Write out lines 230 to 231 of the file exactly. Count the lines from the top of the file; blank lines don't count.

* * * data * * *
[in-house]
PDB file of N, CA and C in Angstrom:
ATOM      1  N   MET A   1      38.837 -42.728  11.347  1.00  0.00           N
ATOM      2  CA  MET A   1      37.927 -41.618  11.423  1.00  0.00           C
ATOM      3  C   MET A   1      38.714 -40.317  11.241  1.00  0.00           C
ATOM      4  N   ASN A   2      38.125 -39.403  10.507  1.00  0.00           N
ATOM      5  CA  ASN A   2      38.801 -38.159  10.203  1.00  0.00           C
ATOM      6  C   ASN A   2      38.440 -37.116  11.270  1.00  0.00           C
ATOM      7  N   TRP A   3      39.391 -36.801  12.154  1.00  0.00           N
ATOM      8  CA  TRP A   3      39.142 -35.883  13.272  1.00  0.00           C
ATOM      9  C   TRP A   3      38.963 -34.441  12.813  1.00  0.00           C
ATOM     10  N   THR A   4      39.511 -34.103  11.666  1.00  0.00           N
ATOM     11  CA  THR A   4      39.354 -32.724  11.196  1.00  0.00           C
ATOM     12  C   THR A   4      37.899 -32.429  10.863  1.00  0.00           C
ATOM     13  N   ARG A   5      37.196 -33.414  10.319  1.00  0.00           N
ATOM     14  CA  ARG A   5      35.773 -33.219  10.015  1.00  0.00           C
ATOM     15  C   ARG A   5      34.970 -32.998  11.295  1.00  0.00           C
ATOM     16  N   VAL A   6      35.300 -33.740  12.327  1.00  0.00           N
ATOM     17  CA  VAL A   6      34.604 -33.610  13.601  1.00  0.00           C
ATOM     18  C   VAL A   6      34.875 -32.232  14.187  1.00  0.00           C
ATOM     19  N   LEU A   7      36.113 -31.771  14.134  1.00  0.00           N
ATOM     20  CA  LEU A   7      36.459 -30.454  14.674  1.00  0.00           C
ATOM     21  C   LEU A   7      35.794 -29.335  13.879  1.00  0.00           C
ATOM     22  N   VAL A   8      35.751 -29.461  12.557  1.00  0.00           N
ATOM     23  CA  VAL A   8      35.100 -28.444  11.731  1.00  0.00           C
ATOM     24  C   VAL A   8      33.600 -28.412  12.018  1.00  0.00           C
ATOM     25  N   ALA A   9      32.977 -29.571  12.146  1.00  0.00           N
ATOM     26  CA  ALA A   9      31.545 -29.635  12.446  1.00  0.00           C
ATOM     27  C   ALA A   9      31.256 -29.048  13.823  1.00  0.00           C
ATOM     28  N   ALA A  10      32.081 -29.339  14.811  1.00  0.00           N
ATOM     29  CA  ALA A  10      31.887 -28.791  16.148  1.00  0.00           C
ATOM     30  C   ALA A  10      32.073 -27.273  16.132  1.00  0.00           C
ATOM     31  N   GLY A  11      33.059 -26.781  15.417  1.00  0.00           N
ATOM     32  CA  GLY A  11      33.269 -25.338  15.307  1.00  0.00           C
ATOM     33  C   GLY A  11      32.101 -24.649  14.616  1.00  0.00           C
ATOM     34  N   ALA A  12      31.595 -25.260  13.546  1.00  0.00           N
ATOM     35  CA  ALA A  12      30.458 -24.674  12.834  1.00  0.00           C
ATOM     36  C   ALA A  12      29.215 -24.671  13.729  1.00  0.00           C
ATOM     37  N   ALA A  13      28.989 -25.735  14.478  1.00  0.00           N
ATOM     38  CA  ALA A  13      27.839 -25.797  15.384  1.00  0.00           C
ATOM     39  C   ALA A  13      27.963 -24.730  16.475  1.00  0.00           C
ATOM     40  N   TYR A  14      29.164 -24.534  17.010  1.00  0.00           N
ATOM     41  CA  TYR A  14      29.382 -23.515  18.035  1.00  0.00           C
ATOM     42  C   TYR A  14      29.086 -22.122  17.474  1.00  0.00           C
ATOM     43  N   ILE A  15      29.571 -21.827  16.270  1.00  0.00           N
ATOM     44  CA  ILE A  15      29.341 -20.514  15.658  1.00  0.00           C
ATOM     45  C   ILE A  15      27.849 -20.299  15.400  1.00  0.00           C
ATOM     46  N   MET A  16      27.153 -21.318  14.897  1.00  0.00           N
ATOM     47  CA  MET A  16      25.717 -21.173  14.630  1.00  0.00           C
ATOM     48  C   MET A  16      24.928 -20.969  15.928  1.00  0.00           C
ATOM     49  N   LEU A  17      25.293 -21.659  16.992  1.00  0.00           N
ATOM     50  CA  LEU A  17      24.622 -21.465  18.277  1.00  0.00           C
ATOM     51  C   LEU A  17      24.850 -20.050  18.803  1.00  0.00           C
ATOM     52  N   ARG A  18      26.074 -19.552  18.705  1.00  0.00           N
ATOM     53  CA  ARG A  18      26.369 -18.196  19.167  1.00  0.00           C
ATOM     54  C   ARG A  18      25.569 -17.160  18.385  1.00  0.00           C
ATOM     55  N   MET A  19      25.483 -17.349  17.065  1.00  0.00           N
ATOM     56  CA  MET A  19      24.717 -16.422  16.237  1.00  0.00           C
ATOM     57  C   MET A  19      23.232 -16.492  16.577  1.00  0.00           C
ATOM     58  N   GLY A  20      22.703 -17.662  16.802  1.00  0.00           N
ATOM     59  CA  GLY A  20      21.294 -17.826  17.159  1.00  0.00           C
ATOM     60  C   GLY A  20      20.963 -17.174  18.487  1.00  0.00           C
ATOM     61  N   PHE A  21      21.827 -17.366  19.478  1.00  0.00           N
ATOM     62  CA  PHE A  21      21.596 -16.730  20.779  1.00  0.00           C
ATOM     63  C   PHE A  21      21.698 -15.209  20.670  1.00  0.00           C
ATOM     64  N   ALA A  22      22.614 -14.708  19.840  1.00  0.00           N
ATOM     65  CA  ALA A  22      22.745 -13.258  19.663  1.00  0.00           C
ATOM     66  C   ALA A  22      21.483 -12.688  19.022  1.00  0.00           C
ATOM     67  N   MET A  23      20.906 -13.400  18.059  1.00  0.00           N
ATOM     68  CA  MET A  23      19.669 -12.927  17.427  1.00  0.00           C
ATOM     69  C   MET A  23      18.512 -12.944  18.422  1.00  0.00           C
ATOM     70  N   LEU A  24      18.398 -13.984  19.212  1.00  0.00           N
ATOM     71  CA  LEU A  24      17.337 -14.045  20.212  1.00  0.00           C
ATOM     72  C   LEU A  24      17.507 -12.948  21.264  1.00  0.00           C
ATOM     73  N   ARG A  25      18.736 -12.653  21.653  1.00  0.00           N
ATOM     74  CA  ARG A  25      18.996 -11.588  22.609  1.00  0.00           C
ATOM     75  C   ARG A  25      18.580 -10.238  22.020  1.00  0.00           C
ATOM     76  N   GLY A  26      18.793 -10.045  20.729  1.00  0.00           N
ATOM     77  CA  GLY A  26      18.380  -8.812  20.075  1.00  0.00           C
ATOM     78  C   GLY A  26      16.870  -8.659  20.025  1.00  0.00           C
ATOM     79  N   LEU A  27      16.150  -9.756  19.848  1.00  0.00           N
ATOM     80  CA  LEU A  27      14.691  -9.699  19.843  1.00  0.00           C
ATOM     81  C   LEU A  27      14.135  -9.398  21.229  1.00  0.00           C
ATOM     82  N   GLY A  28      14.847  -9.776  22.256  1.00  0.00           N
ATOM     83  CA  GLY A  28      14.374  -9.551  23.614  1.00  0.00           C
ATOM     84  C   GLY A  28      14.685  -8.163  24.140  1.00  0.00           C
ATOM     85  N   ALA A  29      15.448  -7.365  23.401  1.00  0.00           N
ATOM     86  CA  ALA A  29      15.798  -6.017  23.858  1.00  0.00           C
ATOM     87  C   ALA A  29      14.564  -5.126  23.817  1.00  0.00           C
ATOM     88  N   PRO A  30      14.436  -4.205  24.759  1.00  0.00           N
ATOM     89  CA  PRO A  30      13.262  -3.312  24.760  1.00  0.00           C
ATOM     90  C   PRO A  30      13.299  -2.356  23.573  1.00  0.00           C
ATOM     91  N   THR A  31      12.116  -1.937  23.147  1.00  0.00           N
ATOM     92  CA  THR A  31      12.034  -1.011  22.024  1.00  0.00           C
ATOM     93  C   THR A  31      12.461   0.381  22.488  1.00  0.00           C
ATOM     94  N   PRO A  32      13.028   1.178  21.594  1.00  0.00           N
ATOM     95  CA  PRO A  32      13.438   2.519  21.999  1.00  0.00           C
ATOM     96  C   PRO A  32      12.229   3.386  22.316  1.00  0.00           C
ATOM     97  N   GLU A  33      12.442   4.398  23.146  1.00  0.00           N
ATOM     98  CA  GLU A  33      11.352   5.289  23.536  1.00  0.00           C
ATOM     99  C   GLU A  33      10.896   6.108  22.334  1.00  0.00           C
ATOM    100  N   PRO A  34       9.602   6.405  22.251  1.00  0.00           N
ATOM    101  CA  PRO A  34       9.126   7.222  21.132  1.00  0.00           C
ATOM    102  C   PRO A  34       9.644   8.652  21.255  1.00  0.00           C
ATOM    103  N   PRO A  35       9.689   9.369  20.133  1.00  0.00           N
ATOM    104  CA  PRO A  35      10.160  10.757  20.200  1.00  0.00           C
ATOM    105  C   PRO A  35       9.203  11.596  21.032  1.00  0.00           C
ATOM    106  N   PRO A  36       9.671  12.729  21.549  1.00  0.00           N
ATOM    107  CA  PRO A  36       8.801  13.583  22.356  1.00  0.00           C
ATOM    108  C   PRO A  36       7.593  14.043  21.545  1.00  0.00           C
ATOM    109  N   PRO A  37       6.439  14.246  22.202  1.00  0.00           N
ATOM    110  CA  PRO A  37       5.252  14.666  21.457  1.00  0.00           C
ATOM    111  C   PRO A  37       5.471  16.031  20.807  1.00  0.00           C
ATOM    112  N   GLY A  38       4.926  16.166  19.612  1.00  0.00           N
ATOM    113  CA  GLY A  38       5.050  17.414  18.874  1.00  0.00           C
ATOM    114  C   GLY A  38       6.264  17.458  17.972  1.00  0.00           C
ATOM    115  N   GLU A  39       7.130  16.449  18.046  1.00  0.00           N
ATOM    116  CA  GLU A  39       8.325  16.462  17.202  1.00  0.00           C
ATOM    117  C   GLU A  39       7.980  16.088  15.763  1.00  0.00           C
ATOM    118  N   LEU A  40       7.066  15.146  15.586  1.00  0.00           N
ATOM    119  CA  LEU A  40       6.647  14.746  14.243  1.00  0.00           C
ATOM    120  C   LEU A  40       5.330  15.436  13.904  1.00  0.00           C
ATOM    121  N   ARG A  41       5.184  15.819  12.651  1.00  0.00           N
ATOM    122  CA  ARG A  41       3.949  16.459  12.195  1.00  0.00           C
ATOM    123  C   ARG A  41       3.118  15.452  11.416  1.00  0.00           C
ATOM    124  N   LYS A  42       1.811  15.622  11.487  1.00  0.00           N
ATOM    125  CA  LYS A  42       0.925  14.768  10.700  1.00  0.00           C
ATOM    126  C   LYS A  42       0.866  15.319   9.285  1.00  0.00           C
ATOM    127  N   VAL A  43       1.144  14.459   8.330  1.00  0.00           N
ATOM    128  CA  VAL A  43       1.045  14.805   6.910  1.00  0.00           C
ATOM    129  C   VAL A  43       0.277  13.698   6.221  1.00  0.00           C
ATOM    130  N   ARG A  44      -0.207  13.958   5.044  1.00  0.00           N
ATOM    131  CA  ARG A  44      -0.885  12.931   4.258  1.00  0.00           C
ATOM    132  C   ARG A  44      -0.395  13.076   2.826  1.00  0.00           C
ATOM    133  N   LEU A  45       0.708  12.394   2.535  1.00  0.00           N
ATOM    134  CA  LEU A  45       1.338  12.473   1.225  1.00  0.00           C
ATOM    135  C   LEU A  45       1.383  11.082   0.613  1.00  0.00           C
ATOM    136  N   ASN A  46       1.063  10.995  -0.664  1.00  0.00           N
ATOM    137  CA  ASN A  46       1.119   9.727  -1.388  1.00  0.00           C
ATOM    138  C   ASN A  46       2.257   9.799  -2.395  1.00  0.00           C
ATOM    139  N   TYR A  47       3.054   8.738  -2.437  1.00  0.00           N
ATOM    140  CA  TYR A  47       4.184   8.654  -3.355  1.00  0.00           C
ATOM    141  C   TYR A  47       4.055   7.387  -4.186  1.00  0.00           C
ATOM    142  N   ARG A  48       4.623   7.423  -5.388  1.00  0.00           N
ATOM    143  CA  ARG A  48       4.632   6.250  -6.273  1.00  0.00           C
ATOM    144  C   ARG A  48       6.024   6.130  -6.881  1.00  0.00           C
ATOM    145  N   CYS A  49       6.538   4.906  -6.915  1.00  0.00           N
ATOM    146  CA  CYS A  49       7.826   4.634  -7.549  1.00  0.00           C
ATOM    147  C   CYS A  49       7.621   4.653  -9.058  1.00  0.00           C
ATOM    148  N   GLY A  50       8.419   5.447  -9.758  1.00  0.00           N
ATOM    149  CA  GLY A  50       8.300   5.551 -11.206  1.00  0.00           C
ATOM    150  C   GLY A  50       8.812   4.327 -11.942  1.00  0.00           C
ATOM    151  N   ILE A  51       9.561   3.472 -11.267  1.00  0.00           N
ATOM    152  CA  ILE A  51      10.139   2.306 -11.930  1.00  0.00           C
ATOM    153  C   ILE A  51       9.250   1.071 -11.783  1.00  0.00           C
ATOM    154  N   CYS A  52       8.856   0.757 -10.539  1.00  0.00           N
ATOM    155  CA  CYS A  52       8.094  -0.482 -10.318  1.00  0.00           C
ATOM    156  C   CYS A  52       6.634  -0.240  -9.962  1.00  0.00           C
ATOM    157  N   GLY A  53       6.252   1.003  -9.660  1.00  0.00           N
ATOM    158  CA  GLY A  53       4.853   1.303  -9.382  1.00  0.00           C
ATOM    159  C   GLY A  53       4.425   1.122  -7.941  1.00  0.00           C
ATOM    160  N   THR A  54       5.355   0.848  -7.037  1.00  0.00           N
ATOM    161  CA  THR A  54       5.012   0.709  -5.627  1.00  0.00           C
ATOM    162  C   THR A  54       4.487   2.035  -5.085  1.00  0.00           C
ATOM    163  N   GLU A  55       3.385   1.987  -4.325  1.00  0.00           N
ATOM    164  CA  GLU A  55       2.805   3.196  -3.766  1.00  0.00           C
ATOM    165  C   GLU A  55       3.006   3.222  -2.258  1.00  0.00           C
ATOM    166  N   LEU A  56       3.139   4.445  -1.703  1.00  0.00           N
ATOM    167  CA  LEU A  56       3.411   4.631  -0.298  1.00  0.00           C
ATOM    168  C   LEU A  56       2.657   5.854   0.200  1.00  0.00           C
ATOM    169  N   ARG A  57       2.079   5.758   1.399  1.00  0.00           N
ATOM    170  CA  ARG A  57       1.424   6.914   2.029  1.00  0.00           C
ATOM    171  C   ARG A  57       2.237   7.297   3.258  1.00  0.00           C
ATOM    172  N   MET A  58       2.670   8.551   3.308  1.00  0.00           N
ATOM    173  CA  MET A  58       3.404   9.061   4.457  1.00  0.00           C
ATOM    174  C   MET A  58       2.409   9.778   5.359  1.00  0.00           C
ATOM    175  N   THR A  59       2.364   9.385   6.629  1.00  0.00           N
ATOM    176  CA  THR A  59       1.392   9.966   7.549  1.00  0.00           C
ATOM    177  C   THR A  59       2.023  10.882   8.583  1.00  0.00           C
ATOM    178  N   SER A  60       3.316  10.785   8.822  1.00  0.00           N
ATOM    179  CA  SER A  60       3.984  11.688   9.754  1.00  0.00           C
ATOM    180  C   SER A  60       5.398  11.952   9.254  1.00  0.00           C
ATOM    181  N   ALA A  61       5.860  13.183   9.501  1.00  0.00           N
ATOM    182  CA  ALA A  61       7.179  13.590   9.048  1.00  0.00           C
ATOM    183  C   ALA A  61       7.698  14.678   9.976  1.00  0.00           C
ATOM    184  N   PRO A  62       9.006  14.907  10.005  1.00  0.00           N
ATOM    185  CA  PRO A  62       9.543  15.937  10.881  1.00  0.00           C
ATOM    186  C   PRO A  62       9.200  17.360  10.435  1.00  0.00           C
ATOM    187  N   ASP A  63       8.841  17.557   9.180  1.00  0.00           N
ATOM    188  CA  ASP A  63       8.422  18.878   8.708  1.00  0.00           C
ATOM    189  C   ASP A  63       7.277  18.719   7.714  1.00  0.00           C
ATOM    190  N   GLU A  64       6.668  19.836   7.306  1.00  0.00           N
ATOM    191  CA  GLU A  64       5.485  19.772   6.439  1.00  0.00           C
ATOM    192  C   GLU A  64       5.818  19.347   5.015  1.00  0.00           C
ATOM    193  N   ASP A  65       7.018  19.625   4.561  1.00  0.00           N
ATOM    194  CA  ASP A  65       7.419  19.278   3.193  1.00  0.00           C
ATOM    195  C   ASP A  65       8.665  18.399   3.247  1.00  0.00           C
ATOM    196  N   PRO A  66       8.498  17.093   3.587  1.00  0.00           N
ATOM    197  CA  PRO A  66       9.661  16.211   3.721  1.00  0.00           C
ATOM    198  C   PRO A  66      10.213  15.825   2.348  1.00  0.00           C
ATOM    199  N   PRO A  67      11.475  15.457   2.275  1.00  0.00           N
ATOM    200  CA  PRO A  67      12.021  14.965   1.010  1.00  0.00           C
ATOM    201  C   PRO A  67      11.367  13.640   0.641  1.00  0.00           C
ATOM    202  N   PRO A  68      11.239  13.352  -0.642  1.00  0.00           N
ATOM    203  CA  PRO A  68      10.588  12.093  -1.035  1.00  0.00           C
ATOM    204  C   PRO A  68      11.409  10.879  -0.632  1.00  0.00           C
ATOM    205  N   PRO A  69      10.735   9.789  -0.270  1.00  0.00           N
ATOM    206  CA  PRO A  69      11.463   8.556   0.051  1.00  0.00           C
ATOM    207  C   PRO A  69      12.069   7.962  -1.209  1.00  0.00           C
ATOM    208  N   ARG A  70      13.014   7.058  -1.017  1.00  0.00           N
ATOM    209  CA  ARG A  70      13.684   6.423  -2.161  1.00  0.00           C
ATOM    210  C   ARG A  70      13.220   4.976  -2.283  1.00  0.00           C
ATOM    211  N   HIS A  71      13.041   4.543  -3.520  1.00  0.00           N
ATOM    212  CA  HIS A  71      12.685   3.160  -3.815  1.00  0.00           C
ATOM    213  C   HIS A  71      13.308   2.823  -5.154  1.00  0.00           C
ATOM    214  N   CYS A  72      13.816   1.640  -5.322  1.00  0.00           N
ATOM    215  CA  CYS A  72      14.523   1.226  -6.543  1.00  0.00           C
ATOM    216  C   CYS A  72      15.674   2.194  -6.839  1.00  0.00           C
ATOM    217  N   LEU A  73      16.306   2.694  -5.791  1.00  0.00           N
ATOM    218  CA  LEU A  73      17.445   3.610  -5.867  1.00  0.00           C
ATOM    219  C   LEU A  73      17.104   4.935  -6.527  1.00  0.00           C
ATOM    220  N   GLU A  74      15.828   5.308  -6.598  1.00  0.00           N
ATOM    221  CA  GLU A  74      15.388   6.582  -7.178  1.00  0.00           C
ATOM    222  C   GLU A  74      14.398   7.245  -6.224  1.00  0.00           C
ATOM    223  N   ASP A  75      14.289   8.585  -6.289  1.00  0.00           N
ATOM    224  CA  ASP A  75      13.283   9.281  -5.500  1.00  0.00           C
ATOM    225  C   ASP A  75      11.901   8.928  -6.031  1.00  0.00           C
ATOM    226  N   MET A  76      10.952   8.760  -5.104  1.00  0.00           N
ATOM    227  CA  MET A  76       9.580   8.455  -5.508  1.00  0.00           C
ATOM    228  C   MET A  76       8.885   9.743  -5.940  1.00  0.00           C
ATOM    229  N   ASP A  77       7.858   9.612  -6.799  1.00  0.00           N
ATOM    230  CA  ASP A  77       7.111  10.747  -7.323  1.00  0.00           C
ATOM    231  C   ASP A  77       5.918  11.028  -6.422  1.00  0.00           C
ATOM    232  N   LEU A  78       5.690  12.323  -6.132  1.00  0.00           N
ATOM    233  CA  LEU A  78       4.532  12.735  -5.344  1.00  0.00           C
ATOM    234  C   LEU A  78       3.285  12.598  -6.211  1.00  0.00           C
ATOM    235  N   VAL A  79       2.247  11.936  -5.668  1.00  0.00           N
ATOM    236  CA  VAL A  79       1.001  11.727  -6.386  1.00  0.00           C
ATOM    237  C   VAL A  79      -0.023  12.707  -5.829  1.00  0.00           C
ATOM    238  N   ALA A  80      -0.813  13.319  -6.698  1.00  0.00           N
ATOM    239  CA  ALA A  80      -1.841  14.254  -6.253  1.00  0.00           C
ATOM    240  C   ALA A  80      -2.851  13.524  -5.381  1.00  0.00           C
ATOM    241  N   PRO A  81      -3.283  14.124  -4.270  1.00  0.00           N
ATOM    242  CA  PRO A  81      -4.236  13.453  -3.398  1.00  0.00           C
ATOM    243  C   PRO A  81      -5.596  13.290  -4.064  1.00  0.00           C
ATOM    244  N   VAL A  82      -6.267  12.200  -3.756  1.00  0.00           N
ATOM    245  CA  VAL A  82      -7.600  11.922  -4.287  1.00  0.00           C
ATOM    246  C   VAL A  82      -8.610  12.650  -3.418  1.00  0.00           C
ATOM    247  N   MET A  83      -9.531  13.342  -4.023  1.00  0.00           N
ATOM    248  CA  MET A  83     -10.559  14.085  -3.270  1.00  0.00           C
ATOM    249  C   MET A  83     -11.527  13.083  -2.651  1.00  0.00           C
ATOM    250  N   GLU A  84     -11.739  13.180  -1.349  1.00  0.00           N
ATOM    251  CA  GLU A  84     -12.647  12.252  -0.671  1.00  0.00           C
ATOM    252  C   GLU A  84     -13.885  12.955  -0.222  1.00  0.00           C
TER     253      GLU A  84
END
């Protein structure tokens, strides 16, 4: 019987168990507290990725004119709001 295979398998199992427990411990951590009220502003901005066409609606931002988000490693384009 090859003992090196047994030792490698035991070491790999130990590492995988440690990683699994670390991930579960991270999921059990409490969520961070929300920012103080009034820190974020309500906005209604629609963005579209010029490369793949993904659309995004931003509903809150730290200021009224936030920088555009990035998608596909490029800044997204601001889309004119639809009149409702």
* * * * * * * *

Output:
ATOM    228  C   MET A  76       8.885   9.743  -5.940  1.00  0.00           C
ATOM    229  N   ASP A  77       7.858   9.612  -6.799  1.00  0.00           N